Nearly two dozen tornadoes were reported across Louisiana, Mississippi, Alabama and Tennessee on Tuesday, the second to last day in November.
That may seem like a strange time for so many tornadoes, but November is no stranger to tornadic activity, especially in the Southeastern United States.
Looking through historical data, most tornadoes do occur in April, May and June, but there's a secondary spike of tornado activity in November.
Despite the recent burst in severe weather, 2016 has been a relatively slow year for severe thunderstorms — storms producing winds in excess of 58 miles per hour, hail an inch or larger or a tornado.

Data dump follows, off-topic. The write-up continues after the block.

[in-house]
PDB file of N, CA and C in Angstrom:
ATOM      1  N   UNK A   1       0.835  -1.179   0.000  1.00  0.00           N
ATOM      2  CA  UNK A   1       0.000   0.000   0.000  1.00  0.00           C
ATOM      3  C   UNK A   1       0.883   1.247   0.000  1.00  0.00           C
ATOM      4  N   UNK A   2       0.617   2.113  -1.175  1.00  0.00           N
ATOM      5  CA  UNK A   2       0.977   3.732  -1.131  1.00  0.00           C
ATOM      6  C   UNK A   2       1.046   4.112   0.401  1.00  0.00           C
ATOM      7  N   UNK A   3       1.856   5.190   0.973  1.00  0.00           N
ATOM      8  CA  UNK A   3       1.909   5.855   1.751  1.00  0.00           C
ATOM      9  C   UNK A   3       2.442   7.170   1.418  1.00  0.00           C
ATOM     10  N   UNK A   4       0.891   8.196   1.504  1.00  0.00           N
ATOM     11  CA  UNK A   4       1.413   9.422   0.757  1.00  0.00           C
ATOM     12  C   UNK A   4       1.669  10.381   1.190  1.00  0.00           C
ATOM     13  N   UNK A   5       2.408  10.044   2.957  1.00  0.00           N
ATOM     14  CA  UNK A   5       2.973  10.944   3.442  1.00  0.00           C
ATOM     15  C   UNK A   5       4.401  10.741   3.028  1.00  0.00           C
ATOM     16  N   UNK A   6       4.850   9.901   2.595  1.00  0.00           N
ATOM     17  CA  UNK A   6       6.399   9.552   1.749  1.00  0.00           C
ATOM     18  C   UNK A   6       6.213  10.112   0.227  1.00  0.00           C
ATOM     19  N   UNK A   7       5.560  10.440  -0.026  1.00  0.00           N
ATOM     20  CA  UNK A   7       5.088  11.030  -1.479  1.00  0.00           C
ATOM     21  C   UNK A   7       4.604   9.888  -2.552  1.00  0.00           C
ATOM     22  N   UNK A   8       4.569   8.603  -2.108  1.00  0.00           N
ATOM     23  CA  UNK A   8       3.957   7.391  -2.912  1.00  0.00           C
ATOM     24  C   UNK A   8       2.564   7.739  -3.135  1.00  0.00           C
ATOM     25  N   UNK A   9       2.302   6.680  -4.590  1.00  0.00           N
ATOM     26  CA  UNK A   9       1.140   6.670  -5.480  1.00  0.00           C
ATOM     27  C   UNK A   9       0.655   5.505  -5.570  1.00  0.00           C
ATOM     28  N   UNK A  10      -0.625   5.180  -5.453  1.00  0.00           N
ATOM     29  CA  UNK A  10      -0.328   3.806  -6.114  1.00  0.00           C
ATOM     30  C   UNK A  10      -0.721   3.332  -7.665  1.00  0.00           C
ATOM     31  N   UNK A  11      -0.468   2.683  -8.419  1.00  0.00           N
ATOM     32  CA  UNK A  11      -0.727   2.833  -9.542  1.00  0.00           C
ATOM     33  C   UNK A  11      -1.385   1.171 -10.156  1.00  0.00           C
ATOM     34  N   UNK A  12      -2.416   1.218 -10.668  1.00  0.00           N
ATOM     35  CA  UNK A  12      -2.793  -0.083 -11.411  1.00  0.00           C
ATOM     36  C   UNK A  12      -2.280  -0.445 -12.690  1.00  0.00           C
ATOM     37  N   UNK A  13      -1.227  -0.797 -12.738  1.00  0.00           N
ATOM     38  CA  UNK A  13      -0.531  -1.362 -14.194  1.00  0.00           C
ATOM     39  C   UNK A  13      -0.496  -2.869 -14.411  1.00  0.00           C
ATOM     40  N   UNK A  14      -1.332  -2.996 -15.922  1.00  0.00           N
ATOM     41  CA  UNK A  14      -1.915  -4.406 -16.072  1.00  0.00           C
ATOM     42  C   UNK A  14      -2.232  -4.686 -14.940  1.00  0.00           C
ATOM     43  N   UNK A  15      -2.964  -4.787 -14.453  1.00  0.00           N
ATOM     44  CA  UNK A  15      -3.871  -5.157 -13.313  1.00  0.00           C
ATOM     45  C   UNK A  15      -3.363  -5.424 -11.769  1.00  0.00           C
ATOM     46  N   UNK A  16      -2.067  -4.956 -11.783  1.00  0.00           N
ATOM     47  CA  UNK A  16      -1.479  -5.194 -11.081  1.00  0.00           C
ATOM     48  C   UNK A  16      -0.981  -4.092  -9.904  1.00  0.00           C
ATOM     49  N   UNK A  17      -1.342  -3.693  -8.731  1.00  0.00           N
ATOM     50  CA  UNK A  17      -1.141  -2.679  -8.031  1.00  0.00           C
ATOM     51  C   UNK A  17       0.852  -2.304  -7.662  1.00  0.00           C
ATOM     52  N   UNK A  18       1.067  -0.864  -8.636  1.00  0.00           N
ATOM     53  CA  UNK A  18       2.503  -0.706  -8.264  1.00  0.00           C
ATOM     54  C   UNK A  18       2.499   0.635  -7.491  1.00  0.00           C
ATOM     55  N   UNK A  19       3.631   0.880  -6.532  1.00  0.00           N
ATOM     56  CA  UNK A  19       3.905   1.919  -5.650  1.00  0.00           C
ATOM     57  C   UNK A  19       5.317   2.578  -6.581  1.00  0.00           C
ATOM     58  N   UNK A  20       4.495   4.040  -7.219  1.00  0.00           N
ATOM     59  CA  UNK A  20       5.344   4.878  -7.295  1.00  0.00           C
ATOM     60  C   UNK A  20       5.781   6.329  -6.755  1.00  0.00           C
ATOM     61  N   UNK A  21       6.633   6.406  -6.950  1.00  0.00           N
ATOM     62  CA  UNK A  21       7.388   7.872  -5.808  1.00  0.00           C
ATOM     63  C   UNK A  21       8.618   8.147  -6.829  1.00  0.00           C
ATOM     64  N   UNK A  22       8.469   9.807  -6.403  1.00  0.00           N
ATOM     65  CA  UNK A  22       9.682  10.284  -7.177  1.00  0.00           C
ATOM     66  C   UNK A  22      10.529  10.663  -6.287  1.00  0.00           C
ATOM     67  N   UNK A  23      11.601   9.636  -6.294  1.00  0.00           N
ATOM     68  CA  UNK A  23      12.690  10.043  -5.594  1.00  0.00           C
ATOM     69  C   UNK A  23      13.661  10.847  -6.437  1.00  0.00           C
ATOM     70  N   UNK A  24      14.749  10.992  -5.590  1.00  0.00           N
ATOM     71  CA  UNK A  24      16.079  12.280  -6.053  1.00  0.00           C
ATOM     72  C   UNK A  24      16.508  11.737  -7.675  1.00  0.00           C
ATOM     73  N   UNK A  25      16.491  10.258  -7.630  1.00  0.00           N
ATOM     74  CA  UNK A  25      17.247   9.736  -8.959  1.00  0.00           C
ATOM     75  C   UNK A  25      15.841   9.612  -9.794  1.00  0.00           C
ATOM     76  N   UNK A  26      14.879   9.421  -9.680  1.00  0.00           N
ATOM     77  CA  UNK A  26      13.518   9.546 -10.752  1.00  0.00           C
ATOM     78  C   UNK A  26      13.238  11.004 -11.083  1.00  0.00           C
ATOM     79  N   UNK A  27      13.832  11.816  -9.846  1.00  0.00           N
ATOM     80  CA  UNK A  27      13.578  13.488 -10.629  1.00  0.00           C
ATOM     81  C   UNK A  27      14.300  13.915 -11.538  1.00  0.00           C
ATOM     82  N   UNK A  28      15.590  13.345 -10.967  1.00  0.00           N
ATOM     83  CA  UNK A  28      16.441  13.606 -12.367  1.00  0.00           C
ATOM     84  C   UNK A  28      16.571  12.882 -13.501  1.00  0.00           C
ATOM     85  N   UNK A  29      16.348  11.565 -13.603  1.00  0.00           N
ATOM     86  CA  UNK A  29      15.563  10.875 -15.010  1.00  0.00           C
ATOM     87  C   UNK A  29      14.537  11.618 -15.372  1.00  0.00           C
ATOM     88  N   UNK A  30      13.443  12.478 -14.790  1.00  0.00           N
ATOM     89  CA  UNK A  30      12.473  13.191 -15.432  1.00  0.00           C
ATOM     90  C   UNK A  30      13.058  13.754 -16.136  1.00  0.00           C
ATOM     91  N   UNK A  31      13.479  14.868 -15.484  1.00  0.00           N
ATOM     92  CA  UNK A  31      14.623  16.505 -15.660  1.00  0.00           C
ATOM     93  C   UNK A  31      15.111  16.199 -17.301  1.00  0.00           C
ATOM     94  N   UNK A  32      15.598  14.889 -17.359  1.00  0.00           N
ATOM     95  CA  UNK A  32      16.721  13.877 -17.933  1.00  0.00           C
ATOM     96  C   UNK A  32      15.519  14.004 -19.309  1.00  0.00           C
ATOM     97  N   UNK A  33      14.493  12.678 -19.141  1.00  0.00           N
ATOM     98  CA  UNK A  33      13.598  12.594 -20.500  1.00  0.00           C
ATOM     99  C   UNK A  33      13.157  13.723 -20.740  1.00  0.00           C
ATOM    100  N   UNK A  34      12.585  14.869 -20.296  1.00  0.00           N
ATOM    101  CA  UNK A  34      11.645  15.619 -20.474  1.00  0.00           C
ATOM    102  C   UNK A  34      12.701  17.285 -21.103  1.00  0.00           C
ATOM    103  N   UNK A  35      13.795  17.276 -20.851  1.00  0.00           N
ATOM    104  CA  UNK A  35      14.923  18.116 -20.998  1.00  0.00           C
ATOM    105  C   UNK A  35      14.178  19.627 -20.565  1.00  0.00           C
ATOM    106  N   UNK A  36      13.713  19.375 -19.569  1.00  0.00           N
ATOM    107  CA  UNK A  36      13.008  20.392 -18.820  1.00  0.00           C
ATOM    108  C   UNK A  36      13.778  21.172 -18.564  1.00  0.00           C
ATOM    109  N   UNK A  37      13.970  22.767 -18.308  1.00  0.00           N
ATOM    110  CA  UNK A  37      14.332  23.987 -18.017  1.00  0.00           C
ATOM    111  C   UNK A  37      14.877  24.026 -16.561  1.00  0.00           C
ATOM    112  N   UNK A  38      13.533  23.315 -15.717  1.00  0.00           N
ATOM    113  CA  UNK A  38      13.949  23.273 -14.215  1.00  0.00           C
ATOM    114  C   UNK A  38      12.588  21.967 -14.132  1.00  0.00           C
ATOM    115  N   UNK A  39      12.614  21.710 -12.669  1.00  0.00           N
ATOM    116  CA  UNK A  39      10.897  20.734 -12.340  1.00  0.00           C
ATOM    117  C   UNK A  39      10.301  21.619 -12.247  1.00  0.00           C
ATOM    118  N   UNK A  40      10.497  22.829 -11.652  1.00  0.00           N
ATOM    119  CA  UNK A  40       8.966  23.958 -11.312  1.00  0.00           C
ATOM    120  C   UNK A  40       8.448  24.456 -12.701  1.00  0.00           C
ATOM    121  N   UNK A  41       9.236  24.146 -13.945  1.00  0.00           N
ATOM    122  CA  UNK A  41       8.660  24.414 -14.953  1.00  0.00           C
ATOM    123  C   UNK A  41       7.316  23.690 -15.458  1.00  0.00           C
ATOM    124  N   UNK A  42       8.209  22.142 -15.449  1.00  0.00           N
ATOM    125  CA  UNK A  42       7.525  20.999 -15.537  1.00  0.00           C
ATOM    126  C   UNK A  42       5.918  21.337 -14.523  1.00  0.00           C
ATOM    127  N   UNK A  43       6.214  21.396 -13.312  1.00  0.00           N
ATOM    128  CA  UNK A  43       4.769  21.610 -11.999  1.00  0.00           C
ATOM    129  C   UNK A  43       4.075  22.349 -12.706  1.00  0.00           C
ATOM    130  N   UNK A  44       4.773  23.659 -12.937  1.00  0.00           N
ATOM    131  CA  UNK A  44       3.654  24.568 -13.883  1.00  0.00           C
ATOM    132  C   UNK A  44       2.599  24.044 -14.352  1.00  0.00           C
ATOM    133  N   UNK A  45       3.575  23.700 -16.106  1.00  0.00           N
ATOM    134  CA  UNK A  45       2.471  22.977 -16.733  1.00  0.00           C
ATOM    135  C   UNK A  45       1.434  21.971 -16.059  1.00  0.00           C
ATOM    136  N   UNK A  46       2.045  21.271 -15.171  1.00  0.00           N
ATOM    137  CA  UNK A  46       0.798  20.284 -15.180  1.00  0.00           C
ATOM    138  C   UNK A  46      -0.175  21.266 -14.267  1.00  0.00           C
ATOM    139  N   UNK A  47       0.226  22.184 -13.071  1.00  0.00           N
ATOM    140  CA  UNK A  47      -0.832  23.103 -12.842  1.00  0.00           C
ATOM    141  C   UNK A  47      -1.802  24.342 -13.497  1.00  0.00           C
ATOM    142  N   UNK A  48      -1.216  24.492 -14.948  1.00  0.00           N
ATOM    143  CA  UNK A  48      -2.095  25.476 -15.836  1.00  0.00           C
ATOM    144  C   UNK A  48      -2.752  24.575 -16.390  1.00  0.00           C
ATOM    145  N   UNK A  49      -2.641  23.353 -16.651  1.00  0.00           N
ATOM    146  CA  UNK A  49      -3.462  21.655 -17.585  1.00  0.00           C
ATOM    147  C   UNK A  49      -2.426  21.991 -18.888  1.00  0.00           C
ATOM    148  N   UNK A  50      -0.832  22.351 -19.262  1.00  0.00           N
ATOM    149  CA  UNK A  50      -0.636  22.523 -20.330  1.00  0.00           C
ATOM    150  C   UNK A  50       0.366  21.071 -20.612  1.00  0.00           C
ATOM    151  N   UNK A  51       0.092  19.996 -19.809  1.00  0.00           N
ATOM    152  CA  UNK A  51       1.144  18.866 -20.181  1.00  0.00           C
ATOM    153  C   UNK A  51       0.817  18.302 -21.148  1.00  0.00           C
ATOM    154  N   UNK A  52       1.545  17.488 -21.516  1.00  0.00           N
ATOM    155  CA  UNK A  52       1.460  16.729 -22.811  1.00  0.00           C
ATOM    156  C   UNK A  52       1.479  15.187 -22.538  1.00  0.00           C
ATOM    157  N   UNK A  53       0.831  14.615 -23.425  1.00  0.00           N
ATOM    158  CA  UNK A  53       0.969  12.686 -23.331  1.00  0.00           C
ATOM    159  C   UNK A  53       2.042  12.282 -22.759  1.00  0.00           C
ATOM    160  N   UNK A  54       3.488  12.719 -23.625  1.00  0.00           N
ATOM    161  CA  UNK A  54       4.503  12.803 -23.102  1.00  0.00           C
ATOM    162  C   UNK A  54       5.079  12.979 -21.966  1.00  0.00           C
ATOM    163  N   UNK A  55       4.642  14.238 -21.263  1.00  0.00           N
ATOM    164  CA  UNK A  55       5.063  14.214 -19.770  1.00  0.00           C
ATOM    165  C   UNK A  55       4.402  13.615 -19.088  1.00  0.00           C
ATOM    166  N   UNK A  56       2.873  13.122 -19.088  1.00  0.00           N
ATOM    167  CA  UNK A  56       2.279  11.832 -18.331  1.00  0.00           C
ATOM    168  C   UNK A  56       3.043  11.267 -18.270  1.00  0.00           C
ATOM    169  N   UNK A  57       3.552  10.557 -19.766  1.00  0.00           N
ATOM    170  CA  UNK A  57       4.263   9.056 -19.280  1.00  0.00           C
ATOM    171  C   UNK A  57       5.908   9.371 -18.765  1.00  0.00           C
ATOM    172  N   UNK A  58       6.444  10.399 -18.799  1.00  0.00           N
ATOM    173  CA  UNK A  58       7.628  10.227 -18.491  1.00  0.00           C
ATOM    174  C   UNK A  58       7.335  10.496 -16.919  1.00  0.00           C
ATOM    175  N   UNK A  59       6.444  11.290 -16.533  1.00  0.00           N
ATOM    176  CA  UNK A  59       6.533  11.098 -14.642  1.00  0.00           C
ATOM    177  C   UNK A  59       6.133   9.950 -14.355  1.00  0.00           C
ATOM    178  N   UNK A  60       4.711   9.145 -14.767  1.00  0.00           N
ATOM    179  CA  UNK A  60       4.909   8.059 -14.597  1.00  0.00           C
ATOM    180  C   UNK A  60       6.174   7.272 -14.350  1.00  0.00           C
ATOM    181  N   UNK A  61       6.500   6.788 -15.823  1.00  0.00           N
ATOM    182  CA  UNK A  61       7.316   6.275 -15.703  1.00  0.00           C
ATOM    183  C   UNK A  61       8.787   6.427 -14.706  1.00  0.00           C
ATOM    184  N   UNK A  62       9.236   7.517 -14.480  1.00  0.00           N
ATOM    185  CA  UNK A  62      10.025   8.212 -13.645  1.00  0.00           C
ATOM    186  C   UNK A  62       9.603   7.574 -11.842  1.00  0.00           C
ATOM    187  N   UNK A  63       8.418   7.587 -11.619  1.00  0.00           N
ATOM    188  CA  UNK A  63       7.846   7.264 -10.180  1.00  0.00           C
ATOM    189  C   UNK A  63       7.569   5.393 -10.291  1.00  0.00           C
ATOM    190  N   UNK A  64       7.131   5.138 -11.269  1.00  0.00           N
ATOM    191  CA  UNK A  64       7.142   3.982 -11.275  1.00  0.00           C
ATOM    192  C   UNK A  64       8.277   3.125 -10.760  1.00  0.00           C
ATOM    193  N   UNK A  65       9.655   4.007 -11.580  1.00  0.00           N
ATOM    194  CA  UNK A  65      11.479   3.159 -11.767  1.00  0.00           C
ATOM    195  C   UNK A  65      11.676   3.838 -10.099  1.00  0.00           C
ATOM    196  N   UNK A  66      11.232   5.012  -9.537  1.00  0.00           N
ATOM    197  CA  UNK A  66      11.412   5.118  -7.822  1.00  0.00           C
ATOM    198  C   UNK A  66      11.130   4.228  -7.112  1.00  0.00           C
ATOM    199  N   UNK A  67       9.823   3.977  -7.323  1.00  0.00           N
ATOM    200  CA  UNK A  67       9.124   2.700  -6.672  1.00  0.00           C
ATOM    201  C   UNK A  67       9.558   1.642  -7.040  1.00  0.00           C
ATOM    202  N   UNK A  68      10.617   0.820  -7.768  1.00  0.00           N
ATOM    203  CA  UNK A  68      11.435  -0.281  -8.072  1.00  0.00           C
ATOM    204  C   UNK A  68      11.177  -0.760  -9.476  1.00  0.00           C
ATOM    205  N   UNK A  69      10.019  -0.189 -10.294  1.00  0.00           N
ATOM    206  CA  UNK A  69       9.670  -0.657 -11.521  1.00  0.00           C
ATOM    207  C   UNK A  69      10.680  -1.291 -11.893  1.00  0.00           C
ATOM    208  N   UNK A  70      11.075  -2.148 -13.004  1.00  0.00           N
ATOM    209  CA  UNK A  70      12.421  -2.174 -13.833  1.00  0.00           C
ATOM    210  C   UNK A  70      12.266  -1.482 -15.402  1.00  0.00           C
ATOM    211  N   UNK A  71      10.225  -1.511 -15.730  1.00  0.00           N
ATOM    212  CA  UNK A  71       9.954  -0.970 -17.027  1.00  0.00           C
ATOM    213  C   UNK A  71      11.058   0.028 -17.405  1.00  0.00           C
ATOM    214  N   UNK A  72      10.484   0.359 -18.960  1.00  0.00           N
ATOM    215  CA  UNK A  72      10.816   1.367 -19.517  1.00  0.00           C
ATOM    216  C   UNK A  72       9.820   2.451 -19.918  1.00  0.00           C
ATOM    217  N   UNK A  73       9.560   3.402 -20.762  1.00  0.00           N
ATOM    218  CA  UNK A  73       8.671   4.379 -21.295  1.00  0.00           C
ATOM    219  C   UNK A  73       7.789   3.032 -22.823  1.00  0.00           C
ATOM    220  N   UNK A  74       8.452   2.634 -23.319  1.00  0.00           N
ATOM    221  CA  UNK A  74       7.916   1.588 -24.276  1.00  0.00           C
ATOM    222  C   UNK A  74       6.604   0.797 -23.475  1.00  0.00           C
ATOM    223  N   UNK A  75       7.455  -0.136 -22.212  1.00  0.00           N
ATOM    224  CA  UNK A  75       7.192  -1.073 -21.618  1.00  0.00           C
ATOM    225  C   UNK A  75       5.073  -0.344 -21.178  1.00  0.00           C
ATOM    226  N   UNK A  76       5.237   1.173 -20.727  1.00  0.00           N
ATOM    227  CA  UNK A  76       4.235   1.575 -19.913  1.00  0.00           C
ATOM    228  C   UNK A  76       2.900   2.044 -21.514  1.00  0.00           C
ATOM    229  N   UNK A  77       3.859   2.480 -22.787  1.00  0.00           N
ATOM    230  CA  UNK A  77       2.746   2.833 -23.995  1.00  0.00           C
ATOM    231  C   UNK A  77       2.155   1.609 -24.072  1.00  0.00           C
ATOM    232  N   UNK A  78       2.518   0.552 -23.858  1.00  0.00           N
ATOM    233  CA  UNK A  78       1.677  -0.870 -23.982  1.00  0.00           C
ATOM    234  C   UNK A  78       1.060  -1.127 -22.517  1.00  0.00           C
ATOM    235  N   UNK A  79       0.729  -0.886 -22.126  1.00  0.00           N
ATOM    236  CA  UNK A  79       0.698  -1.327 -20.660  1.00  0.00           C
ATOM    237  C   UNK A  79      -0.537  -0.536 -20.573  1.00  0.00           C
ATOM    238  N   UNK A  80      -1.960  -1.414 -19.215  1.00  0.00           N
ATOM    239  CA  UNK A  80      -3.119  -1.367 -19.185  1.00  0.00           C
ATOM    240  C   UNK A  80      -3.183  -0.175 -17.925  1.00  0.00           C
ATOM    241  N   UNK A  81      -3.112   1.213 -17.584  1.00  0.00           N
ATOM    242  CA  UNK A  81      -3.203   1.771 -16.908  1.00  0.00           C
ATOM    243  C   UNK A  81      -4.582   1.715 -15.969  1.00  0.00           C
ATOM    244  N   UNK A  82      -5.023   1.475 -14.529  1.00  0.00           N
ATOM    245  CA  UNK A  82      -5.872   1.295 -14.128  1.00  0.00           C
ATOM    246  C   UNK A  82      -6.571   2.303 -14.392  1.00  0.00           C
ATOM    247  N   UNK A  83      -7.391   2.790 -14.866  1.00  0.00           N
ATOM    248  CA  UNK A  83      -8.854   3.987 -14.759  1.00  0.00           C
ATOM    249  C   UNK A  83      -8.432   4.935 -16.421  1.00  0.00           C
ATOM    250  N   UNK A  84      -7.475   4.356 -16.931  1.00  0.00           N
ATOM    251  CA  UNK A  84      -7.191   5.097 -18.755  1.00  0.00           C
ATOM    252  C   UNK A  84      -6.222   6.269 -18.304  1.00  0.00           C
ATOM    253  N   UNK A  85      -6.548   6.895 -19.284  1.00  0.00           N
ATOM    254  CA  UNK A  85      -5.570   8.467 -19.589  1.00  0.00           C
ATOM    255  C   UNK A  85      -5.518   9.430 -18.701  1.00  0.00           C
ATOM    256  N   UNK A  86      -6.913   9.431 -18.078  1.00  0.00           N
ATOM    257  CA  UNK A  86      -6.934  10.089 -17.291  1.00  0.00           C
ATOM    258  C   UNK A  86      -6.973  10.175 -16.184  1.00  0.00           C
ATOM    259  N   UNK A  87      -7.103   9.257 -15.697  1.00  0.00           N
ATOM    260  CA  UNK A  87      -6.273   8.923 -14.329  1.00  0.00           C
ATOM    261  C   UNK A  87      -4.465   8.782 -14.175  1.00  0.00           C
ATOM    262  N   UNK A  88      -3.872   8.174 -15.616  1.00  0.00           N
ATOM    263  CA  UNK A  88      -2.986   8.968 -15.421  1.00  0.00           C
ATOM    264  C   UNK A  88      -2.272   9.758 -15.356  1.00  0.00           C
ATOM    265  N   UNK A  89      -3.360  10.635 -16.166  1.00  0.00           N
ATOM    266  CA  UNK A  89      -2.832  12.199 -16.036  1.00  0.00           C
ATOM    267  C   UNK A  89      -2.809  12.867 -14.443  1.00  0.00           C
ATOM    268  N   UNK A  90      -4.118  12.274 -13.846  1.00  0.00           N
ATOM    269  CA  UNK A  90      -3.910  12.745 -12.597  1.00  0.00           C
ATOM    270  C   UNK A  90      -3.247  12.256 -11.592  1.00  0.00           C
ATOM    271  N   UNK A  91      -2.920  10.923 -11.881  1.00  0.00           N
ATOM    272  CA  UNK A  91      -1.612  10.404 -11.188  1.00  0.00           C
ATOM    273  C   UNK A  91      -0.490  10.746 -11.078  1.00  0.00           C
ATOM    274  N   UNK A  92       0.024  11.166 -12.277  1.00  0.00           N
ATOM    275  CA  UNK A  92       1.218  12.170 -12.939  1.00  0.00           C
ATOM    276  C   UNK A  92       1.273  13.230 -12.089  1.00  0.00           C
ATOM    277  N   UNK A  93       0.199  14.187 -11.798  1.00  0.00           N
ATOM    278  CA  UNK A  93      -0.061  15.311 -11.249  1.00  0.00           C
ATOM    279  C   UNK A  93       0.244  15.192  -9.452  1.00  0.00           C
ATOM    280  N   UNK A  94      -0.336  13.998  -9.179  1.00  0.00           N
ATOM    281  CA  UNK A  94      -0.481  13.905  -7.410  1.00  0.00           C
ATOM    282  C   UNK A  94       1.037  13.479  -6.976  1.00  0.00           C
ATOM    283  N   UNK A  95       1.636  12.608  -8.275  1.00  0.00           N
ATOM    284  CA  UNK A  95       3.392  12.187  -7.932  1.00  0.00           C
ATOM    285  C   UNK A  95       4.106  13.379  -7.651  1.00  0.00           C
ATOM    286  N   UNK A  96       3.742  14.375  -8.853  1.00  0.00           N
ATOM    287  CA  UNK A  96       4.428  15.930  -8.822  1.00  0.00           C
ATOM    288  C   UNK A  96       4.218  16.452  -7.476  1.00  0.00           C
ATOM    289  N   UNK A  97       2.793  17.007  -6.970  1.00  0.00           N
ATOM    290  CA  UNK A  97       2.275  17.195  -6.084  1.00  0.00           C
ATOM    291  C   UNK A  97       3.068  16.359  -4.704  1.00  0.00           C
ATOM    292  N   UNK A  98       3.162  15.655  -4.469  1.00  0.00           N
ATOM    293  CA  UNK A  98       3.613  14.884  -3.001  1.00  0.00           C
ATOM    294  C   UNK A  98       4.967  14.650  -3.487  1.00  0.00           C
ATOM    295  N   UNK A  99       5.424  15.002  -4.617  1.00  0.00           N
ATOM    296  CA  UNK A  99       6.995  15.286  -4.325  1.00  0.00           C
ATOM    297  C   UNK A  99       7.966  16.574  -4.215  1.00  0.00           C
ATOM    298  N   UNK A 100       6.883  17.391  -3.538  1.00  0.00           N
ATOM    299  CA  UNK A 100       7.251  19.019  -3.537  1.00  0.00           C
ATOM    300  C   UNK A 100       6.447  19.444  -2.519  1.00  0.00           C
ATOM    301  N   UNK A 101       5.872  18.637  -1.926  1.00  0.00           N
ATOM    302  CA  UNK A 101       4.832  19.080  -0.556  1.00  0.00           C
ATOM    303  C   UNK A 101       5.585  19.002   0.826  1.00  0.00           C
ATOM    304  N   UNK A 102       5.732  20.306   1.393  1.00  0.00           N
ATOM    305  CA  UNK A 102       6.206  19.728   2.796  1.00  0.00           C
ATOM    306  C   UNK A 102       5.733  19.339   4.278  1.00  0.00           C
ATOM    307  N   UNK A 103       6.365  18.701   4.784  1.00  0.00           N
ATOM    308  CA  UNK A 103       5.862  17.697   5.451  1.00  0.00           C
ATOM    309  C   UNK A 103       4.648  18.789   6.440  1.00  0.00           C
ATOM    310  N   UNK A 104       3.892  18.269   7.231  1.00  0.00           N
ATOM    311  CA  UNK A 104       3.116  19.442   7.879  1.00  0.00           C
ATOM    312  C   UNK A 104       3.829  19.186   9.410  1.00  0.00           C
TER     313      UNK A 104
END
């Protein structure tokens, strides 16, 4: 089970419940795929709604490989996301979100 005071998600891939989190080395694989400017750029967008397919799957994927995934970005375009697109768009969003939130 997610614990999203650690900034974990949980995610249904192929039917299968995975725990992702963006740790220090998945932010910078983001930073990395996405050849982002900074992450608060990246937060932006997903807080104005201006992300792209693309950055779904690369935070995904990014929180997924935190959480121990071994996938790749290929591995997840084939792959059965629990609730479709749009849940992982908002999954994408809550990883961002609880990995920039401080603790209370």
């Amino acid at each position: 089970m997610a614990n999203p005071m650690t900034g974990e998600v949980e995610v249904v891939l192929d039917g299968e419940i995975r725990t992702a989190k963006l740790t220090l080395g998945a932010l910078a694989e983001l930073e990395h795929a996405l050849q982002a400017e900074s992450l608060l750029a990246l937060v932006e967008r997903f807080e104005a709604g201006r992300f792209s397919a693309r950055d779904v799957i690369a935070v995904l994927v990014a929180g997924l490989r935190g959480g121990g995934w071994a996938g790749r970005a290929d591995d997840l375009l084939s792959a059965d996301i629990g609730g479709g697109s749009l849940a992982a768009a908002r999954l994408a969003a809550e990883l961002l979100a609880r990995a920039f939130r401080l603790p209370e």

The tornado count for 2016 is well below average and so far the second lowest in the last 10 years, only surpassing 2013.
The number of hail reports is also down for the year.
The only type of severe weather that's bucking the trend is the number of severe wind reports, which happen to be slightly above the average.
Heading into December, the number of severe weather reports typically drops off, but that doesn't mean there aren't exceptions.
Just last year in 2015, two big severe weather outbreaks occurred in the last week of December, one on Dec. 23 and another on Dec. 27.
With warmer weather seeming to linger across most of the U.S. this fall, it wouldn't be a surprise if we saw another severe weather outbreak before the year is out.